Chimbote mission teams return

Friday, August 09, 2019 - Updated: 3:14 pm

By JOHN FRANKO Staff Writer

Diocesan mission teams are charged by Bishop David Zubik to travel to Chimbote, Peru, and come back to tell the story of the loving and compassionate work being done there.

This year’s teams have many stories to tell.

“I would count it as one of the greatest blessings I have received in my life,” said Joan Kilgore, a member of Team 6A. “It has enriched me so.”

Members of Teams 6A and 6B gathered to share their stories during an Aug. 5 dinner at St. Paul Seminary in Crafton. They also came together to brainstorm for the 54th Annual Peru Mission Dinner to be held Oct. 24 at Duquesne University.

“When people here get the story and understand what is going on there, they are touched,” said Suzan O’Keefe, a veteran of two teams who assists the Mission Office.

Team 6A left Pittsburgh June 14 and returned June 23, while Team 6B left June 28 and returned July 8.

“There’s something that draws me back every year,” said Deacon Frank Szemanski, a veteran of several mission teams. “There are many places where you can encounter Christ on an everyday basis.”

Team 6A encountered Oscar, a middle-aged man who was suffering from pulmonary fibrosis. He pleaded for a new bed frame because his current makeshift one wouldn’t allow him to sleep comfortably. The group was able to purchase one for him.

But in a sad twist, members of Team 6B were present for Oscar’s funeral days later.

Kilgore spoke of a trip to a barrio that included a taxi ride, bus ride, a pedal car and journey by foot. They visited a shack, with a donkey tied to a pole in the front. She encountered a woman who had suffered a stroke, and Kilgore spoke of the initial feeling of helplessness that she felt. What could she possibly offer the woman? The answer came in a simple gift to her.

“In that moment God gave me what I needed to help her,” Kilgore said.

The woman’s husband was suffering from colon cancer and couldn’t harvest the crops the family was growing. Several members of the team went outside to dig up potatoes.

“I could see the love they have for each other and how grateful they were for us to be there,” Connie Gower said. “In the midst of poverty you see so much love.”

The teams included nine student recipients of the inaugural Mike Clark-WTAE-TV Travel Award. Clark is a longtime supporter of the mission who visited Chimbote in 2000. He emcees the annual dinner.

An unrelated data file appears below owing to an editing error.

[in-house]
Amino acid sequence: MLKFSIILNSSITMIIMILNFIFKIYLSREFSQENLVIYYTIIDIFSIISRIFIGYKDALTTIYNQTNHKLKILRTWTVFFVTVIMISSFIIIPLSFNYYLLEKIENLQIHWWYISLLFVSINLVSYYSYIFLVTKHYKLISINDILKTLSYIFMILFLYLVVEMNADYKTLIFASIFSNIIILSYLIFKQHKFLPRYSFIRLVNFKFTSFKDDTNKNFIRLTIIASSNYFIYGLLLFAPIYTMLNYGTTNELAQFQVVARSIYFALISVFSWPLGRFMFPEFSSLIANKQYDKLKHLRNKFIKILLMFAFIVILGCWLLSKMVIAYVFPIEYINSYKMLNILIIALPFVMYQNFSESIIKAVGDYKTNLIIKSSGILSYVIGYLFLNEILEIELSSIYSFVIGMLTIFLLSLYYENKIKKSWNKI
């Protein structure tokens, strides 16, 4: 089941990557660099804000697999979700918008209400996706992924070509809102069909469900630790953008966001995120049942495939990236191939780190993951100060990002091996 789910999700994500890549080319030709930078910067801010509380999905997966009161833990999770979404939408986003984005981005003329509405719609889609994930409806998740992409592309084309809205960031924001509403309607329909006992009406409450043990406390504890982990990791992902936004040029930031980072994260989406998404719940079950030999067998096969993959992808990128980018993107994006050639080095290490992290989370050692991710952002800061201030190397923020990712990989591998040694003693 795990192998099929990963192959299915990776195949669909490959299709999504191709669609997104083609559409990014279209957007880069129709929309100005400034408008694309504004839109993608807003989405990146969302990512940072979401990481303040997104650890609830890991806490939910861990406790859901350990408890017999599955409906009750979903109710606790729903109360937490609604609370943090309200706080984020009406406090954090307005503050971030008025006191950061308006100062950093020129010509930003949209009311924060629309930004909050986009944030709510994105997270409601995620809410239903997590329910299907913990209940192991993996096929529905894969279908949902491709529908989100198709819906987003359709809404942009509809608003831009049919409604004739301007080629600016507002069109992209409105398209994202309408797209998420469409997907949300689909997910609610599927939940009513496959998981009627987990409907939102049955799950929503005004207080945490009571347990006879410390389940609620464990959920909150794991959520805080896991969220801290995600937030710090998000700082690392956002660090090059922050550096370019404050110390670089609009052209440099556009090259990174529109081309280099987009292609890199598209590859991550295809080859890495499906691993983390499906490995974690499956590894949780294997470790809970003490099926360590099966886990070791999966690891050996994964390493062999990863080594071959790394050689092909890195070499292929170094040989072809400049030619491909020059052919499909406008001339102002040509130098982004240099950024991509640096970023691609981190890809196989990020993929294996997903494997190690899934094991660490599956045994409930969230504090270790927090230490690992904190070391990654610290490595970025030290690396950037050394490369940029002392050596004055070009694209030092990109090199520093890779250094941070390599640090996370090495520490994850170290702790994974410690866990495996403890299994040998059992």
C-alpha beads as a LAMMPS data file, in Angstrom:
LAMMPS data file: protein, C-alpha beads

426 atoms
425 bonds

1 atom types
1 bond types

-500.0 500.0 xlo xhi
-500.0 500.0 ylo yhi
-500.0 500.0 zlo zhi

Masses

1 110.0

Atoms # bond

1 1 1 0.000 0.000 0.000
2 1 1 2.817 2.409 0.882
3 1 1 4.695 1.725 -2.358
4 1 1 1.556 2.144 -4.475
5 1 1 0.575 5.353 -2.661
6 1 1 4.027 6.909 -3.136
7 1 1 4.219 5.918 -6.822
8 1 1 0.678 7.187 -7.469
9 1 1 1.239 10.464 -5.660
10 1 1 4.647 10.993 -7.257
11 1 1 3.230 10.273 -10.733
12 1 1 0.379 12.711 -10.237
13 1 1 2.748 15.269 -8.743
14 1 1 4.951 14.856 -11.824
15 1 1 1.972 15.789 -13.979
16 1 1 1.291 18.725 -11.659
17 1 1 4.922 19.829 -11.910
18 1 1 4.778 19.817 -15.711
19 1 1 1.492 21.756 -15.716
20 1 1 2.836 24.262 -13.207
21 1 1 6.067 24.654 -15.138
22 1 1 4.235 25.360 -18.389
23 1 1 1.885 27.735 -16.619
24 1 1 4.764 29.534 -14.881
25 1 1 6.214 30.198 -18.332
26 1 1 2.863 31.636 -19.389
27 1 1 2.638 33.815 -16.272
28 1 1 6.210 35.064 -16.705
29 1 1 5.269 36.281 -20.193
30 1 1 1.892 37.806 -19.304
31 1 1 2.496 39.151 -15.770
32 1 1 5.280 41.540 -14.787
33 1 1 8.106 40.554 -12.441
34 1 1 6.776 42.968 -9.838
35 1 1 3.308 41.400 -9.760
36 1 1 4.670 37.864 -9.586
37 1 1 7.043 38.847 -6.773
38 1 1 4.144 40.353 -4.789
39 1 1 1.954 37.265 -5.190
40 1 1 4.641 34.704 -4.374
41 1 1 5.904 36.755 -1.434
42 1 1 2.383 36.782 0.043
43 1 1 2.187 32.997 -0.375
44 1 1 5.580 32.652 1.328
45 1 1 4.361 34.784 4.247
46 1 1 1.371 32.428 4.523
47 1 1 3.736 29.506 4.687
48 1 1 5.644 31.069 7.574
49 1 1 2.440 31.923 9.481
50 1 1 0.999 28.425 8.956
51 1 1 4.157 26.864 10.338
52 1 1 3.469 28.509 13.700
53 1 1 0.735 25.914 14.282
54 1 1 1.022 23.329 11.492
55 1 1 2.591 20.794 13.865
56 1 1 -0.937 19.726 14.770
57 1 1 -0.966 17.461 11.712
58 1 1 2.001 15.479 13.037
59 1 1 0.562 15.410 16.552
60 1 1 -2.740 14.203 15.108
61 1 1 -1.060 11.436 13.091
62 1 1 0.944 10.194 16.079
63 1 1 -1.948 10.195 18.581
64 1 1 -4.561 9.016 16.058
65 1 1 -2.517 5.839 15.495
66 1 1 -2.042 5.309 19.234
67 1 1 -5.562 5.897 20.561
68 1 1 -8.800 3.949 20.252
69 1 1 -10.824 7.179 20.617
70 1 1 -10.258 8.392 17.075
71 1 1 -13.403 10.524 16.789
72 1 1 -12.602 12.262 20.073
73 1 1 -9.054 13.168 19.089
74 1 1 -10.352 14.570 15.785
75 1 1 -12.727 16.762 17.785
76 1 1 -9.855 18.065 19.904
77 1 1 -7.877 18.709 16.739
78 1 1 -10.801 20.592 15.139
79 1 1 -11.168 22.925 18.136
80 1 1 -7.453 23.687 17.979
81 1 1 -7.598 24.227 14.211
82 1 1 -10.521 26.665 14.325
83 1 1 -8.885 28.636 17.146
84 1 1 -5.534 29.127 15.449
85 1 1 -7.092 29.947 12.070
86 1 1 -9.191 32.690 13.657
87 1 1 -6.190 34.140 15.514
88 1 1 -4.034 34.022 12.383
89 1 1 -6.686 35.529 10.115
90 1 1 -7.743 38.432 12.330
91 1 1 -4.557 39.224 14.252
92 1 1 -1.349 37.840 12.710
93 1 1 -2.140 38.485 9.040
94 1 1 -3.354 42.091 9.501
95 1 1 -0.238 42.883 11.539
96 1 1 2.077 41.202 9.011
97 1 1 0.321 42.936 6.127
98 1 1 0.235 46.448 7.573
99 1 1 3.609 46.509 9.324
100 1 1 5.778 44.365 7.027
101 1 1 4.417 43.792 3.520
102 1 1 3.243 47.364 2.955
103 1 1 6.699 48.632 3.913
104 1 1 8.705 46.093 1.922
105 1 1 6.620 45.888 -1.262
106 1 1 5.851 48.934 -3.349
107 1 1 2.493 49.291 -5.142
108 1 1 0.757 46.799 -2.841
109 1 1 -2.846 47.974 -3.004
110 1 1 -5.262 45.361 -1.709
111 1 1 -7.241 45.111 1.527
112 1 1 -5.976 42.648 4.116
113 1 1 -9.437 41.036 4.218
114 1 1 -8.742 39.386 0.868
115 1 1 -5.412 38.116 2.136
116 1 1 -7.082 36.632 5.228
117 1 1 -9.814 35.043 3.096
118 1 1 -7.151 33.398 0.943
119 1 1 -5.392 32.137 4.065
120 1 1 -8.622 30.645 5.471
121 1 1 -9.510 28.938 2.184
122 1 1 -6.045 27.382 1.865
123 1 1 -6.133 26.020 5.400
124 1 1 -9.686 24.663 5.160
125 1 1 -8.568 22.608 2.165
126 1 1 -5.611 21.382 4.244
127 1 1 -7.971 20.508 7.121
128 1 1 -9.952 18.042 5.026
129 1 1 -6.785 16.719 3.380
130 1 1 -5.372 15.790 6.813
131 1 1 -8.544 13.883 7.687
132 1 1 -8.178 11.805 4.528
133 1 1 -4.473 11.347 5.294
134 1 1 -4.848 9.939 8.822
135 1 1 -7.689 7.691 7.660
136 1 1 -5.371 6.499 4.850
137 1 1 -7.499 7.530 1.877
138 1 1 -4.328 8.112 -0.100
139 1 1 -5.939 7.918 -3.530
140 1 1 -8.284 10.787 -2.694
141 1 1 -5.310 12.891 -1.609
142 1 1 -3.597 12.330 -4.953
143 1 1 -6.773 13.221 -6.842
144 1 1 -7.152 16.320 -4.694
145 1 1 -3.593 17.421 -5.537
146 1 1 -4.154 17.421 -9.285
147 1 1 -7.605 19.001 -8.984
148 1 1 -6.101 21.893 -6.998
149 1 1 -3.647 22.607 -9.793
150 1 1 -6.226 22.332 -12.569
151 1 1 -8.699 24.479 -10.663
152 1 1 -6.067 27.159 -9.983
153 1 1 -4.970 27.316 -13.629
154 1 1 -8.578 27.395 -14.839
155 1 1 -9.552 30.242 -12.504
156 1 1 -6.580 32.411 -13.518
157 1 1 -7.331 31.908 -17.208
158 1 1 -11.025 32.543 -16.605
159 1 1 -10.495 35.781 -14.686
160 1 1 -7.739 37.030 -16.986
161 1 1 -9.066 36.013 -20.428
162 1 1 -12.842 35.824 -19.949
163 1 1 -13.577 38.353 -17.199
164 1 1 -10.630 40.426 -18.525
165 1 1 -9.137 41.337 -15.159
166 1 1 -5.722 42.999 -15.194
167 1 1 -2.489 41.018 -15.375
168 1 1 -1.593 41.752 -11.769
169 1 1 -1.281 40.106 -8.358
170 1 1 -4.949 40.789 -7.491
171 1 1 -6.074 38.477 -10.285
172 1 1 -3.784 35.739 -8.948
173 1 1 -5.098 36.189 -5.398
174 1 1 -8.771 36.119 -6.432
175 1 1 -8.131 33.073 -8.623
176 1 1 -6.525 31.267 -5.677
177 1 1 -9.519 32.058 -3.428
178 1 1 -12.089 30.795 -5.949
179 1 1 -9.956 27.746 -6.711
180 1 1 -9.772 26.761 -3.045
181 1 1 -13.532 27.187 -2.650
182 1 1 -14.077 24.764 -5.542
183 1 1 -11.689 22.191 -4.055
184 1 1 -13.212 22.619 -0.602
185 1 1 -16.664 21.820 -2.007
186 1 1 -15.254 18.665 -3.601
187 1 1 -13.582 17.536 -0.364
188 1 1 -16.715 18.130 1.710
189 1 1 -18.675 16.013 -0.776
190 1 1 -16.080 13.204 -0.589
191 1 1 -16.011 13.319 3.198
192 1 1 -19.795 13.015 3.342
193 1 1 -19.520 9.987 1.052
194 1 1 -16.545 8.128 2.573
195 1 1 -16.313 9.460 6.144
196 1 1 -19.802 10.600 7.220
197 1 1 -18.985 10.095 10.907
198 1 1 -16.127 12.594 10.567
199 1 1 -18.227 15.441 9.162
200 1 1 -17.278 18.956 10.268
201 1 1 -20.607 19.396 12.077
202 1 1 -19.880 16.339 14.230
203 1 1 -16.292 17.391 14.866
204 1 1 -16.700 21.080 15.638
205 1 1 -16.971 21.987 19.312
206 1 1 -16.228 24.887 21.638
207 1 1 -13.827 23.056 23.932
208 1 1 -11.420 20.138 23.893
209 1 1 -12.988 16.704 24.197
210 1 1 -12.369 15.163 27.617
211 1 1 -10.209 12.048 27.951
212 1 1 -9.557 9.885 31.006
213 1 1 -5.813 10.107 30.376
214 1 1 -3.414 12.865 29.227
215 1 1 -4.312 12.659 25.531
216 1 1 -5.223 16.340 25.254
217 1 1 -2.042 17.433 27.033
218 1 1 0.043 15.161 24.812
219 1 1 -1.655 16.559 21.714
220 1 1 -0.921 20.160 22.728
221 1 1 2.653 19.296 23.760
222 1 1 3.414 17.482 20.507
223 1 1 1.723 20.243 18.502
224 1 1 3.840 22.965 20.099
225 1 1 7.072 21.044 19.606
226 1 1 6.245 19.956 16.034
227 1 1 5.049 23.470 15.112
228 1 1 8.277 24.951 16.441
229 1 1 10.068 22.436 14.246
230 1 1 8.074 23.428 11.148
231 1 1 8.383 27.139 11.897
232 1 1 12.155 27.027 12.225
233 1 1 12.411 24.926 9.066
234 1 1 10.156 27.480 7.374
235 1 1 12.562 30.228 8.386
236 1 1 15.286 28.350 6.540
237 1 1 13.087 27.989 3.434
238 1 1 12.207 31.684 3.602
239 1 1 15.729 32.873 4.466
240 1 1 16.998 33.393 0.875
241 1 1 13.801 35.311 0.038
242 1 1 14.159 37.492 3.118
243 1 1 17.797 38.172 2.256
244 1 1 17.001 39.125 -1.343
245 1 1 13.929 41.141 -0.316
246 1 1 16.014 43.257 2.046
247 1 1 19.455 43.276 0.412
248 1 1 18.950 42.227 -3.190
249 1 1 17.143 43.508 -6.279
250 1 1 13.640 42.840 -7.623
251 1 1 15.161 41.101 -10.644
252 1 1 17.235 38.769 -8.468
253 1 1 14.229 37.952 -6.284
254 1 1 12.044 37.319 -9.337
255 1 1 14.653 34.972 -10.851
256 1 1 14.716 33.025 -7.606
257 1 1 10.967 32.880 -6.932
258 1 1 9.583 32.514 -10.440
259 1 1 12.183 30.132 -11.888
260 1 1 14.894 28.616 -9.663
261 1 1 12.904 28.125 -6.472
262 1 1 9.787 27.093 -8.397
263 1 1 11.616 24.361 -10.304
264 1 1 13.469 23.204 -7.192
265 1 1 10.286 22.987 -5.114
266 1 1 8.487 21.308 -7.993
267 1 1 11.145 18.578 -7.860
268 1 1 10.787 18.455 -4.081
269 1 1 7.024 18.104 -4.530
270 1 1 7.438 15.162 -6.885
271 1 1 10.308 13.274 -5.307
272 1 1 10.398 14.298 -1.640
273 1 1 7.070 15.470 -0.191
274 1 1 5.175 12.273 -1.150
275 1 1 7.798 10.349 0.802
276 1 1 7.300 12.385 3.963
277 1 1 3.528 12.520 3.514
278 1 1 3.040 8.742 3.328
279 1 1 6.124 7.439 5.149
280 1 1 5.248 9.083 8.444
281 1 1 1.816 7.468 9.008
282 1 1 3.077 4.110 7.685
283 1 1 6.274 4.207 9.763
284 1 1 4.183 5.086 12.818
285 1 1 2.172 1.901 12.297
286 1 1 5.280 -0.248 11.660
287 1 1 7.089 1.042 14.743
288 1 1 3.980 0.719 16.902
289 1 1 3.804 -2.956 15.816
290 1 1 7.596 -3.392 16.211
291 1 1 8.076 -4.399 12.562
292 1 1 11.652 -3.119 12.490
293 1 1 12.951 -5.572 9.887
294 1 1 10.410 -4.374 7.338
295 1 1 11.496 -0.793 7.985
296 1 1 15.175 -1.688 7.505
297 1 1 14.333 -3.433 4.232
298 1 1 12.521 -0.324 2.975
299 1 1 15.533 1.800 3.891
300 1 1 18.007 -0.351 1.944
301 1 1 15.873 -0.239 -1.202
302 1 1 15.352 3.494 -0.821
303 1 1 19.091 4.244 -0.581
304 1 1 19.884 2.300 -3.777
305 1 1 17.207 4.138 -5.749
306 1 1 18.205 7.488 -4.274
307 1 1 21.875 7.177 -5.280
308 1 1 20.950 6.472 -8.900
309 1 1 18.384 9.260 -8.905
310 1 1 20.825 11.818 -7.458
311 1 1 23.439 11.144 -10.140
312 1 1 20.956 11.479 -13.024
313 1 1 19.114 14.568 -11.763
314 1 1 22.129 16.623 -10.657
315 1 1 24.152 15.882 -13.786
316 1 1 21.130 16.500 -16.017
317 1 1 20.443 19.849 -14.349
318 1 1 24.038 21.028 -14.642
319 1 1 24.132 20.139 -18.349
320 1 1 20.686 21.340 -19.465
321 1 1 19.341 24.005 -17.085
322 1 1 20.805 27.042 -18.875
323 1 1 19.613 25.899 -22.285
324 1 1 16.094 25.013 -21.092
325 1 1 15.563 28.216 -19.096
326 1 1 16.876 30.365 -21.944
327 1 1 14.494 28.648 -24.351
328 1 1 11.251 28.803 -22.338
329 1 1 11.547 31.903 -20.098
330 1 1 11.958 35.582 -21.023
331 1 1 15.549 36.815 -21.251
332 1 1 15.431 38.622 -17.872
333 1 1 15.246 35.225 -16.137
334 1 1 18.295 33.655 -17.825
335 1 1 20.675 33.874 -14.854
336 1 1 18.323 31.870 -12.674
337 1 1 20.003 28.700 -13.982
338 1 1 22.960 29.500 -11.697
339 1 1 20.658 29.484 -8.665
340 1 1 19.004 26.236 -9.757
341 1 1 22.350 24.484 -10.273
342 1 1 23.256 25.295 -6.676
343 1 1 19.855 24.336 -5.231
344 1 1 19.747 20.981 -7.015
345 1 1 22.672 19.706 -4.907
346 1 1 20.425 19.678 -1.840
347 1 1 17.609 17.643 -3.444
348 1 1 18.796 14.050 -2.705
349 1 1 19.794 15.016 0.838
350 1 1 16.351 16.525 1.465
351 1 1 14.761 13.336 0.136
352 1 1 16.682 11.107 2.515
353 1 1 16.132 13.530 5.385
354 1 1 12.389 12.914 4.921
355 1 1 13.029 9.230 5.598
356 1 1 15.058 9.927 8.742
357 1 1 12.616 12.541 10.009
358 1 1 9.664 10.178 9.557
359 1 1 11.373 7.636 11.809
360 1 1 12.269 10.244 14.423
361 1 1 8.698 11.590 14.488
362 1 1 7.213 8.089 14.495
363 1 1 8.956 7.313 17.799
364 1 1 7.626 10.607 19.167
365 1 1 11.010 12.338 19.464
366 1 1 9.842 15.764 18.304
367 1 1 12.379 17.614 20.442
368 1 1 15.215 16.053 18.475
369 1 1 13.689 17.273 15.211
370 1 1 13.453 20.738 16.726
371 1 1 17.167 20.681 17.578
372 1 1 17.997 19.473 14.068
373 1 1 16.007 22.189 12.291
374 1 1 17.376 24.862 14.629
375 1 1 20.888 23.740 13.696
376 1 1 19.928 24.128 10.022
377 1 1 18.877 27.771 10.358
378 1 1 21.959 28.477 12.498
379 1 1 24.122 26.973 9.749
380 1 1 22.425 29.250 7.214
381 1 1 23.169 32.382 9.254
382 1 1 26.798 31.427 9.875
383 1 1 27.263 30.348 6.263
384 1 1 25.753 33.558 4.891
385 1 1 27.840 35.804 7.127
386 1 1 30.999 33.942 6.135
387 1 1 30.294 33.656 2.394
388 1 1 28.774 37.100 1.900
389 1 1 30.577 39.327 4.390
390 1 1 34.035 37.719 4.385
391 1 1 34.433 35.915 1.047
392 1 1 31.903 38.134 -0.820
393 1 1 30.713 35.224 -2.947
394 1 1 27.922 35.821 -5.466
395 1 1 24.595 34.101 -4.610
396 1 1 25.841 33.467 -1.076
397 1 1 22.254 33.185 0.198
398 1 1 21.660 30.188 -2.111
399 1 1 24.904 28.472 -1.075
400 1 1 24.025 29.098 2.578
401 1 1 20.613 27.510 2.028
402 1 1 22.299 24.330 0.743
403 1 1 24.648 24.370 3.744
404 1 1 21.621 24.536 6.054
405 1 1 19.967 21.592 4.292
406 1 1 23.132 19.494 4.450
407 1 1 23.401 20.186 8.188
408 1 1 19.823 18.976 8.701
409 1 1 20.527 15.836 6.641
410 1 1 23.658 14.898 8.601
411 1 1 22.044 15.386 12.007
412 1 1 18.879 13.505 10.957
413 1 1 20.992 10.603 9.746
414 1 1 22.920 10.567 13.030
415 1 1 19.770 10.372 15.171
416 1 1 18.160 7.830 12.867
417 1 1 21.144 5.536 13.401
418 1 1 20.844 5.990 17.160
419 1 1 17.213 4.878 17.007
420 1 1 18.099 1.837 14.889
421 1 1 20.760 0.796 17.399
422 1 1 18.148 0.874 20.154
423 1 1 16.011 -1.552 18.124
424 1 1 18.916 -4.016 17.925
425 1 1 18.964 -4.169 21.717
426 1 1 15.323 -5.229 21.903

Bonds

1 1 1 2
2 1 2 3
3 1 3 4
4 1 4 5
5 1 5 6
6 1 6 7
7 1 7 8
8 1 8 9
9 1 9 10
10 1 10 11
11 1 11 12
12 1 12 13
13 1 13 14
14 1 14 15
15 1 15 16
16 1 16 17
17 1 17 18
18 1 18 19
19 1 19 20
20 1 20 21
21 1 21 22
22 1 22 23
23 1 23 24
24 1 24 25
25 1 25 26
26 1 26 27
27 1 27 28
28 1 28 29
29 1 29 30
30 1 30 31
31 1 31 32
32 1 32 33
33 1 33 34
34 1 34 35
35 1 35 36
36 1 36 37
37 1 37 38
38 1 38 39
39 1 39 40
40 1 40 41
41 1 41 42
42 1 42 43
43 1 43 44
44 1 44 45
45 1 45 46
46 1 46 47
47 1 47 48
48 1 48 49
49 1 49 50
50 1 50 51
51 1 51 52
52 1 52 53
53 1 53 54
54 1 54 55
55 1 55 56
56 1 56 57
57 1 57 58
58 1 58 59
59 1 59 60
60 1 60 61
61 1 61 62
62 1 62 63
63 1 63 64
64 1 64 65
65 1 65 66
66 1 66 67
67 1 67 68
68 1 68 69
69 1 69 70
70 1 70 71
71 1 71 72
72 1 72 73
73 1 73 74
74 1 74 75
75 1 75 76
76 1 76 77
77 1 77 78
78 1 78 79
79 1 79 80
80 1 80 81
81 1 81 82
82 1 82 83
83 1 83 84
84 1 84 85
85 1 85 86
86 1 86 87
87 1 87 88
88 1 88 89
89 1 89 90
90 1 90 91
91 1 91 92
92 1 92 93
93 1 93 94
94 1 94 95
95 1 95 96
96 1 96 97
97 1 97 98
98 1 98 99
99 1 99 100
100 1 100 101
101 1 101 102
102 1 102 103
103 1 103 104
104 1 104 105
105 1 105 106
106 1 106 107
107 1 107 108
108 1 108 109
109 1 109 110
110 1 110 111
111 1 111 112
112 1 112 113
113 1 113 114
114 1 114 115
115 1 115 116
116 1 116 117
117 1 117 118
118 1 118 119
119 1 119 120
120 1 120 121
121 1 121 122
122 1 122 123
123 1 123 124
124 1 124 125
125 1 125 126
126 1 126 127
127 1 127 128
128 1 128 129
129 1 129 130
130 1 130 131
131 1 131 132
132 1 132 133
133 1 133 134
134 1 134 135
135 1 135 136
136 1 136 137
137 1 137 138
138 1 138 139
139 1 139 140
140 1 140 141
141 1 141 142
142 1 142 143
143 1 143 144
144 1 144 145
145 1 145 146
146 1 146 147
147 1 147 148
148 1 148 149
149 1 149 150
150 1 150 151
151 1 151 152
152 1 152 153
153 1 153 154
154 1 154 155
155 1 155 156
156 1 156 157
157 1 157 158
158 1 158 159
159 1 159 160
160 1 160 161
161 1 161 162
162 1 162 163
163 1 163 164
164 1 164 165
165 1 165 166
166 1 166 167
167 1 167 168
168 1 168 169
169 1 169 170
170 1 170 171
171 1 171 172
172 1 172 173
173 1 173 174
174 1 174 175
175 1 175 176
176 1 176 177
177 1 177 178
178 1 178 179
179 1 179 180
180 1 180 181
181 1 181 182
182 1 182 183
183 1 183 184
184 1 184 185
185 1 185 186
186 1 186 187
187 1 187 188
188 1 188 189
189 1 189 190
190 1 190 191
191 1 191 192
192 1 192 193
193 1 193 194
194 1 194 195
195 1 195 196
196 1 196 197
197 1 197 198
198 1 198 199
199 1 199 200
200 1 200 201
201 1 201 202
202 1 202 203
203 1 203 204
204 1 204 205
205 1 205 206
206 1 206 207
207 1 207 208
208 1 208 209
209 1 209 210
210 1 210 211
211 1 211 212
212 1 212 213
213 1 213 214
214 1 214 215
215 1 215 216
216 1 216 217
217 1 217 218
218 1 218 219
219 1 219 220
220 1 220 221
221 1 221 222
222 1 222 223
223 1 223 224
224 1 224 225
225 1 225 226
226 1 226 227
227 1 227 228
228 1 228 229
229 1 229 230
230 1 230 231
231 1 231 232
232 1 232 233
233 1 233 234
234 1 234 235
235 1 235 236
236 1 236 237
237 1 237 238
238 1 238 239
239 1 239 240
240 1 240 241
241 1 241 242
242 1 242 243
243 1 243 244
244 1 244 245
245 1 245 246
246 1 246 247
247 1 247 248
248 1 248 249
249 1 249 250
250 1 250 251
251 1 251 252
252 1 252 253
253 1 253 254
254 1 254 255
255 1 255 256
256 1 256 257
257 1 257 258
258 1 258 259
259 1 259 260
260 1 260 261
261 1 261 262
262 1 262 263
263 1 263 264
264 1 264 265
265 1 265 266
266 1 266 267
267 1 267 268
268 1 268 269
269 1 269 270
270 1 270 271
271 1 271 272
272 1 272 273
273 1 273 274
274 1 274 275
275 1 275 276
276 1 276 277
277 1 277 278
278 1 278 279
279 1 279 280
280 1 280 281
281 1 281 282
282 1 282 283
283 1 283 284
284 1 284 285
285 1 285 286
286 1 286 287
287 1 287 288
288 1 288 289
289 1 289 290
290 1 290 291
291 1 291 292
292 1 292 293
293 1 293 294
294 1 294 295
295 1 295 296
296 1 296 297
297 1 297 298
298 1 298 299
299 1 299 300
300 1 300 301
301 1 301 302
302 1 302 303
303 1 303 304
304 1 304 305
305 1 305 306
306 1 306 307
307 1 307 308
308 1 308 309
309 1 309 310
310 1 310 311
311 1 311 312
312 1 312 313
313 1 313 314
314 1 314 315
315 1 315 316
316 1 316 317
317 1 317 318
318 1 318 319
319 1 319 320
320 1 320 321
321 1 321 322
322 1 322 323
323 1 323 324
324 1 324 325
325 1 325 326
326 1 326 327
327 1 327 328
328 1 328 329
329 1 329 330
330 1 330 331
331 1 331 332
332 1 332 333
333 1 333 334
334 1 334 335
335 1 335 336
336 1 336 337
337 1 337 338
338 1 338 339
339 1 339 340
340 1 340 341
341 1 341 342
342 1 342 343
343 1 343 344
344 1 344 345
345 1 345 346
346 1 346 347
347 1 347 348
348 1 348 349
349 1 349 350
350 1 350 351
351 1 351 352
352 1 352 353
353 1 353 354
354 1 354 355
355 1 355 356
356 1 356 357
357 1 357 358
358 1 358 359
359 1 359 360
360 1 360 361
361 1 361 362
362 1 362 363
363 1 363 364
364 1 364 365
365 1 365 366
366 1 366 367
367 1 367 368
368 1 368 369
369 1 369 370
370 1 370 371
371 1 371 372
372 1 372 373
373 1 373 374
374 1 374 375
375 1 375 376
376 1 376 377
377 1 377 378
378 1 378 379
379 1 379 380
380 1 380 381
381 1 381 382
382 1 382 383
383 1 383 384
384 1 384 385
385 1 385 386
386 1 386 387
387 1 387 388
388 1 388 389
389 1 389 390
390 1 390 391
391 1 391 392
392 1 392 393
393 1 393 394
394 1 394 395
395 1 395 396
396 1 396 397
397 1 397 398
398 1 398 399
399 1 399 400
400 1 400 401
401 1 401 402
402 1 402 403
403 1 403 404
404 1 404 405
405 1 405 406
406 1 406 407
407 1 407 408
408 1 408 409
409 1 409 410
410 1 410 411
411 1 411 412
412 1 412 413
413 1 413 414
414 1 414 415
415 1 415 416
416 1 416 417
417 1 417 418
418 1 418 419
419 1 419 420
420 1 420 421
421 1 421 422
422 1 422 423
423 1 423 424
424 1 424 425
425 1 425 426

Clark was on hand for the brainstorming session and read a reflection from Paul Kasunich, a member of Team 6A who was unable to attend the dinner. In it, Kasunich pointed out that his Chimbote experience solidified his decision to be an osteopathic physician. He spoke of meeting Jahair, a 17-year-old boy with cerebral palsy who was still happy in the midst of poor life conditions. Jahair loves to draw and paint, so his mother placed a red pencil between his toes.

“Jahair began to draw his artwork as I began to draw a tear,” he wrote.

Kasunich also wrote of his encounter with Oscar. “The experience of meeting Oscar instilled in me an even greater attitude I have towards what I have been given by others,” he said. 

In addition, Kasunich mentioned witnessing the miracle of birth for the first time at La Maternidad, the maternity hospital. He shared the experience with his sister, Julie, who was a member of the team.

Sarah Lenkner, a member of Team 6B, is a nursing student. She gained experience watching a physician administer wound care.

Ted Kondrich noted that he was struck by the fact that the people had so little and yet they were so happy. “If we don’t change something, if we don’t change our lives, it was just a cool vacation,” he said.

The annual dinner, O’Keefe said, is one of the principal means of support for the Center for Social Works, which consists of the maternity hospital, outpatient clinic, clinical laboratory, pharmacy and home for abandoned children. It also sponsors a home-visit program aiding “the poorest of the poor.” 

Dolores Nypaver, director of the Office for Stewardship, said the dinner experienced its second highest attendance ever last year — some 620 people. It was a tribute, she noted, to the generosity of the faithful who recognized the compassionate work of the mission, and the efforts of ambassadors such as the team members.

“We’re hoping that you can tell that story in a real way to those who haven’t been there,” Nypaver said.

Both O’Keefe and Deacon Richard Tucek, director of the Mission Office, said that there are no administrative costs associated with the dinner. All money raised, as well as funds from the golf outing and through school groups, goes directly to the mission.

“God really used you guys,” Deacon Tucek said of the bonds the team members formed with the people of Chimbote.

The maternity hospital is anticipating the birth of its 100,000th baby later this month.

Kilgore said that she was moved by the witness of people who have great joy in their lives, despite the poverty all around them. “The encounter will be with me forever, and I will cherish the memories,” she said.

More information on the Chimbote Foundation can be found at www.chimbotefoundation.org, by phone at 412-456-3085 or by e-mailing chimbote@diopitt.org.

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